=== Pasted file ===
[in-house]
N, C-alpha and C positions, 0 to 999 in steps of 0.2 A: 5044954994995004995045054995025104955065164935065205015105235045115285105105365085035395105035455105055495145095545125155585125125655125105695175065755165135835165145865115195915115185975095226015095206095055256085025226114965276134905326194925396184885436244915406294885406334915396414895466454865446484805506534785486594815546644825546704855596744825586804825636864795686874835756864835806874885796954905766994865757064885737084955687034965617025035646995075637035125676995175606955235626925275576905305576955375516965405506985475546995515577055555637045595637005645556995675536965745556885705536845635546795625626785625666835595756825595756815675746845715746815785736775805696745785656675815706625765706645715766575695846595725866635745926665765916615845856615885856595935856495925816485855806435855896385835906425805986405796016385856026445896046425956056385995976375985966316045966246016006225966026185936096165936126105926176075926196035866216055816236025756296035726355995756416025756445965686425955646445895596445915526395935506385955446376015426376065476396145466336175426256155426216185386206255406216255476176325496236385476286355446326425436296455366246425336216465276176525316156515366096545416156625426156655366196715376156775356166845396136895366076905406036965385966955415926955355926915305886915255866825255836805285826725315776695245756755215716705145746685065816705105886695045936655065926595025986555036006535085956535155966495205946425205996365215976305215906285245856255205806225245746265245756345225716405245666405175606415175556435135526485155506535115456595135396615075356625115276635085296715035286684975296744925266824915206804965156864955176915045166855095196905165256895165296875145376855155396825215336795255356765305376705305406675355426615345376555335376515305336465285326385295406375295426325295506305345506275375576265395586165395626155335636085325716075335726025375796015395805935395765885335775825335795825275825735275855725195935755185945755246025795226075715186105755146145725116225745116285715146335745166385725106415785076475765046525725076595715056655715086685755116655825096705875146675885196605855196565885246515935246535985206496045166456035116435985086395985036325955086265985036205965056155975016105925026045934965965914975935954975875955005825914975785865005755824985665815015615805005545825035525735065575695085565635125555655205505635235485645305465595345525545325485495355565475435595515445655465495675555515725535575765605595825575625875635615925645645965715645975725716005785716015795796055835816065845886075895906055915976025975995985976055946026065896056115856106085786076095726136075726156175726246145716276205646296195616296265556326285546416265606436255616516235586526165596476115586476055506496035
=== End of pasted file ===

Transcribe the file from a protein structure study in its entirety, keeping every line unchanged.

[in-house]
N, C-alpha and C positions, 0 to 999 in steps of 0.2 A: 5044954994995004995045054995025104955065164935065205015105235045115285105105365085035395105035455105055495145095545125155585125125655125105695175065755165135835165145865115195915115185975095226015095206095055256085025226114965276134905326194925396184885436244915406294885406334915396414895466454865446484805506534785486594815546644825546704855596744825586804825636864795686874835756864835806874885796954905766994865757064885737084955687034965617025035646995075637035125676995175606955235626925275576905305576955375516965405506985475546995515577055555637045595637005645556995675536965745556885705536845635546795625626785625666835595756825595756815675746845715746815785736775805696745785656675815706625765706645715766575695846595725866635745926665765916615845856615885856595935856495925816485855806435855896385835906425805986405796016385856026445896046425956056385995976375985966316045966246016006225966026185936096165936126105926176075926196035866216055816236025756296035726355995756416025756445965686425955646445895596445915526395935506385955446376015426376065476396145466336175426256155426216185386206255406216255476176325496236385476286355446326425436296455366246425336216465276176525316156515366096545416156625426156655366196715376156775356166845396136895366076905406036965385966955415926955355926915305886915255866825255836805285826725315776695245756755215716705145746685065816705105886695045936655065926595025986555036006535085956535155966495205946425205996365215976305215906285245856255205806225245746265245756345225716405245666405175606415175556435135526485155506535115456595135396615075356625115276635085296715035286684975296744925266824915206804965156864955176915045166855095196905165256895165296875145376855155396825215336795255356765305376705305406675355426615345376555335376515305336465285326385295406375295426325295506305345506275375576265395586165395626155335636085325716075335726025375796015395805935395765885335775825335795825275825735275855725195935755185945755246025795226075715186105755146145725116225745116285715146335745166385725106415785076475765046525725076595715056655715086685755116655825096705875146675885196605855196565885246515935246535985206496045166456035116435985086395985036325955086265985036205965056155975016105925026045934965965914975935954975875955005825914975785865005755824985665815015615805005545825035525735065575695085565635125555655205505635235485645305465595345525545325485495355565475435595515445655465495675555515725535575765605595825575625875635615925645645965715645975725716005785716015795796055835816065845886075895906055915976025975995985976055946026065896056115856106085786076095726136075726156175726246145716276205646296195616296265556326285546416265606436255616516235586526165596476115586476055506496035